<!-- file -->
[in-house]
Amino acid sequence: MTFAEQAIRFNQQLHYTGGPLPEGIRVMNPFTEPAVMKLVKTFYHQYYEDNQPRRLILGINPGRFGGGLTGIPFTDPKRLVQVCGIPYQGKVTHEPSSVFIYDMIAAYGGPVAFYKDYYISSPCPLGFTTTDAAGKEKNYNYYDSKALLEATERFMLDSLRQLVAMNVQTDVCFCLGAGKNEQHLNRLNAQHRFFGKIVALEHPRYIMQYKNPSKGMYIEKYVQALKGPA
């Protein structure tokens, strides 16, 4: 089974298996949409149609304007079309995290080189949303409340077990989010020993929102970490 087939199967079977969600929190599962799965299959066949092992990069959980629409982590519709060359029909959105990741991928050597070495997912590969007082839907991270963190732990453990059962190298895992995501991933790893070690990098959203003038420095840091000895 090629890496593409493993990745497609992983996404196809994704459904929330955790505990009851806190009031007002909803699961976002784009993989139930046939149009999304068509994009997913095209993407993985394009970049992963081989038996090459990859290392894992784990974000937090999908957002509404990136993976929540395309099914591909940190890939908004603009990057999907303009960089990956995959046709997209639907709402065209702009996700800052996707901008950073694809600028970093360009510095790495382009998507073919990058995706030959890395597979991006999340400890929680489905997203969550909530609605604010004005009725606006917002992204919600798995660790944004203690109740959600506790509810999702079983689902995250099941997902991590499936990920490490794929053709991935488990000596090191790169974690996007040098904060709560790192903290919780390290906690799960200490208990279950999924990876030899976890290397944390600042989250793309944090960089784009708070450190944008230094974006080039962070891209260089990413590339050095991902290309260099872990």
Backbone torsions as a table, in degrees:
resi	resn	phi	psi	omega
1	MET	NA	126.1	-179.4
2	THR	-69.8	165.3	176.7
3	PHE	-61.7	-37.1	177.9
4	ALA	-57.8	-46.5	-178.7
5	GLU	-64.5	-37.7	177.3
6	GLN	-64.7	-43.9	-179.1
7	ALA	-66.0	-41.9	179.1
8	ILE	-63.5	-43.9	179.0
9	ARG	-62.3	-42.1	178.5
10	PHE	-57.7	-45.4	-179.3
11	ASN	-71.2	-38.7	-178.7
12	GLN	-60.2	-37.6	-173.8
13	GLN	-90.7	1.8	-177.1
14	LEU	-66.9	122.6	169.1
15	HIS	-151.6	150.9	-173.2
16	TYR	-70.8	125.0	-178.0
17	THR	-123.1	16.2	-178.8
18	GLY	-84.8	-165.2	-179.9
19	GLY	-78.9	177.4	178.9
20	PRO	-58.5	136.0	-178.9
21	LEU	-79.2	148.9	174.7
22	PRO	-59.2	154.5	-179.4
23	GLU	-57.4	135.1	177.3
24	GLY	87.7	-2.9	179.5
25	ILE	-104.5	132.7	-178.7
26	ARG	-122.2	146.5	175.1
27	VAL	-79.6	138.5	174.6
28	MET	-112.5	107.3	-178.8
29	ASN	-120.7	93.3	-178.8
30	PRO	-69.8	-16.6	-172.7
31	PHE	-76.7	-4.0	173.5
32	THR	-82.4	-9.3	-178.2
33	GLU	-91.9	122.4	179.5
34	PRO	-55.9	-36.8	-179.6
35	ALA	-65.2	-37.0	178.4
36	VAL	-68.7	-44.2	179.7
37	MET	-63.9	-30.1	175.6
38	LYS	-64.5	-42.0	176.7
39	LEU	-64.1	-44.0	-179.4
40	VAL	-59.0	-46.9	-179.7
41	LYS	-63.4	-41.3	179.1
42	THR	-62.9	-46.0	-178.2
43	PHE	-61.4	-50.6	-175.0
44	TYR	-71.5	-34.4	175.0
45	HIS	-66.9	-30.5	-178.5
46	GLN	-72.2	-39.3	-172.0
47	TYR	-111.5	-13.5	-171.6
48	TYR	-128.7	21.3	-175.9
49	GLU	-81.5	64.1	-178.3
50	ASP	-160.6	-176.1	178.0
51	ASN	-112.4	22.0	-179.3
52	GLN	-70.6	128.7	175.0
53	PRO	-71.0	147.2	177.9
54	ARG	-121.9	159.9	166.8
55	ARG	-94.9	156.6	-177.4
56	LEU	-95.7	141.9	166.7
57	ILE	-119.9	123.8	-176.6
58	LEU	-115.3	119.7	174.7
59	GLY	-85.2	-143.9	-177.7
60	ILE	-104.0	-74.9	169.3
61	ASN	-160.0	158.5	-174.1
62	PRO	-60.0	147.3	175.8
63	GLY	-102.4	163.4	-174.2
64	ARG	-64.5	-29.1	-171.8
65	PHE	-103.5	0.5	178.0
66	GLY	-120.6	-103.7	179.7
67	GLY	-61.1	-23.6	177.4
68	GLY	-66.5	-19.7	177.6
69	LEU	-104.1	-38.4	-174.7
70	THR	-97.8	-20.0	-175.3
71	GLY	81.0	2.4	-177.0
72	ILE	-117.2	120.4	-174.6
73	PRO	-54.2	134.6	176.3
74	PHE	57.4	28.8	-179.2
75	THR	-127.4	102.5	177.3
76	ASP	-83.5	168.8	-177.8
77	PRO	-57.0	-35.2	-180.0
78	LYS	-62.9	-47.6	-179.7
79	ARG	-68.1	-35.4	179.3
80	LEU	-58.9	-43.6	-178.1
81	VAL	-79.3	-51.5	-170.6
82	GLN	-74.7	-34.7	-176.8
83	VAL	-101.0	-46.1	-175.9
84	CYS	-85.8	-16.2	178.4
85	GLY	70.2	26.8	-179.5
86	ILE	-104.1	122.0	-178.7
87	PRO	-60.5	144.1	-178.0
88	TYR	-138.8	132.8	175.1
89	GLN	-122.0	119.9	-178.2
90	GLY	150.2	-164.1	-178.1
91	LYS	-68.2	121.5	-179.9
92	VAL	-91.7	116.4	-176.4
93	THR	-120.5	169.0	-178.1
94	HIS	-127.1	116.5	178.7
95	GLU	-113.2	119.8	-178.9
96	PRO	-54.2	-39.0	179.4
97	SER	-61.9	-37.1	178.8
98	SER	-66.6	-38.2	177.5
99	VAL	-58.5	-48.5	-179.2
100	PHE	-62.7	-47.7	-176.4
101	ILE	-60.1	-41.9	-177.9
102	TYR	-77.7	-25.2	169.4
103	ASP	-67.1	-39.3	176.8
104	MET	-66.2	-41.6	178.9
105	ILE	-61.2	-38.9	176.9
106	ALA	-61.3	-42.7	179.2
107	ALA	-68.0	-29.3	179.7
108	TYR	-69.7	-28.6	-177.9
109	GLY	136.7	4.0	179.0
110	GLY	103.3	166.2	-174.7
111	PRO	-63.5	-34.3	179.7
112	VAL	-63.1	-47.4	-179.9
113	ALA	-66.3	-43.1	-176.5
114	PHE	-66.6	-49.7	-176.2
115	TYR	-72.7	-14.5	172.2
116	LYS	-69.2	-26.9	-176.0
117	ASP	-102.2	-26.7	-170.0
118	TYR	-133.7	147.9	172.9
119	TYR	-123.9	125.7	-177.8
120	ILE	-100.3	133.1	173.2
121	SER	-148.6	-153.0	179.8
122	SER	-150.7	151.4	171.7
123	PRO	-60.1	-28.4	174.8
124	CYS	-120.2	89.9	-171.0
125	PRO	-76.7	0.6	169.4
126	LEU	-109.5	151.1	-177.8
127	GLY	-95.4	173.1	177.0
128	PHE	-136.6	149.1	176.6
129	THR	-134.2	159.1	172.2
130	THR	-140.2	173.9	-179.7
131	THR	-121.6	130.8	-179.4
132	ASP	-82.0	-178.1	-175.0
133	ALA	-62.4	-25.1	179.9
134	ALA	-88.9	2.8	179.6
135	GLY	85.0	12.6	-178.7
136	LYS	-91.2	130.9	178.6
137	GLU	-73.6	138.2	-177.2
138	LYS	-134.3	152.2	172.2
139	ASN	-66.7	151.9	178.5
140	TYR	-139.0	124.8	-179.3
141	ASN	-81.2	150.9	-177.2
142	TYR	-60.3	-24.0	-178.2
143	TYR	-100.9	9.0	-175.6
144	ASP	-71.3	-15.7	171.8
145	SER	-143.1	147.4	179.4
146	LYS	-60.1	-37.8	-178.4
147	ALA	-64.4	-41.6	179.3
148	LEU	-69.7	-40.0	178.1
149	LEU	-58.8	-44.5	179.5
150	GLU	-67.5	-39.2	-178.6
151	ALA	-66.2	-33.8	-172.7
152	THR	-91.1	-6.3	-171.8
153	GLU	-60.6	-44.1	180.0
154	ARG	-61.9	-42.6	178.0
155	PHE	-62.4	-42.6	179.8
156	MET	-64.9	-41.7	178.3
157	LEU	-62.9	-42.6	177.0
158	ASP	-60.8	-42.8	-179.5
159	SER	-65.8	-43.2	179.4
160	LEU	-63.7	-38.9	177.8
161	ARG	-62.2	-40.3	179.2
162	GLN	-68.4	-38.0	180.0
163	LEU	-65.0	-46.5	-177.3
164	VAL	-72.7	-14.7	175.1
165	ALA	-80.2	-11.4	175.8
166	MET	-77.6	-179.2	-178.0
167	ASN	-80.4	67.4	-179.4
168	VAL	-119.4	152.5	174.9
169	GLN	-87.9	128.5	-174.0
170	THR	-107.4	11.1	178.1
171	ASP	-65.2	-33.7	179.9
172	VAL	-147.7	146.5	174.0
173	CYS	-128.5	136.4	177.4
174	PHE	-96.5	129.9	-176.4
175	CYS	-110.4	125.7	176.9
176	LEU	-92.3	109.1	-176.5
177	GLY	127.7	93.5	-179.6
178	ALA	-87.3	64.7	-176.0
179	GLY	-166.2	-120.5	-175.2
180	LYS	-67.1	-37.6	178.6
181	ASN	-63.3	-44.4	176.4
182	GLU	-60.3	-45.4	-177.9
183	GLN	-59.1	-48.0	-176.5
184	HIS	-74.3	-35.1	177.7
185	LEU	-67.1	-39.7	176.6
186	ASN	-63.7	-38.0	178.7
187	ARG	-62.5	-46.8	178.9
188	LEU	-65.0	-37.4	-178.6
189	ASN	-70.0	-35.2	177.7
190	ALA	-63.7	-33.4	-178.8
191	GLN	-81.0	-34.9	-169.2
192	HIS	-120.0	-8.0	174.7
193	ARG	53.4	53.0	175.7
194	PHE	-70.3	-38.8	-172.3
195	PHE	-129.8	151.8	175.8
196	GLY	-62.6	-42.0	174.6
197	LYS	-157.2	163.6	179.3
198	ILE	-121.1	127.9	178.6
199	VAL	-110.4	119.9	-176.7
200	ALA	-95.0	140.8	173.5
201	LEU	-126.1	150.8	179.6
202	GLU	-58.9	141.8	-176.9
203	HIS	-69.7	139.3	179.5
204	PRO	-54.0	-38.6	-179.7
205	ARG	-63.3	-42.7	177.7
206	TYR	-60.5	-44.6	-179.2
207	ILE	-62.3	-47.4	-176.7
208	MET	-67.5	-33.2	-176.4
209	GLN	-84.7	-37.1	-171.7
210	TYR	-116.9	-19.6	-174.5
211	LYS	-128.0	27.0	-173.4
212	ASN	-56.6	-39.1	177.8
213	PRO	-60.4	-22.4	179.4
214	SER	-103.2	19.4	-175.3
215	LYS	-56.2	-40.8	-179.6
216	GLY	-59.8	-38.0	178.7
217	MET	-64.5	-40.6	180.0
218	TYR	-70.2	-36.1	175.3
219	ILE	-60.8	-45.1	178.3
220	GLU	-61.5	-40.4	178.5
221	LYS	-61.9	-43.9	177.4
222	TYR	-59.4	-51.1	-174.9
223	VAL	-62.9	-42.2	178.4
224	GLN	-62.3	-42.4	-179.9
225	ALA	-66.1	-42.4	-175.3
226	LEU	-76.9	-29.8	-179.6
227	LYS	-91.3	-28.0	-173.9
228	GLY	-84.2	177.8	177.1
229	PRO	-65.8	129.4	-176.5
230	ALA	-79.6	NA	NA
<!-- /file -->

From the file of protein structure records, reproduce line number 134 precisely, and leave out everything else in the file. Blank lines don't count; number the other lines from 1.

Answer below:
129	THR	-134.2	159.1	172.2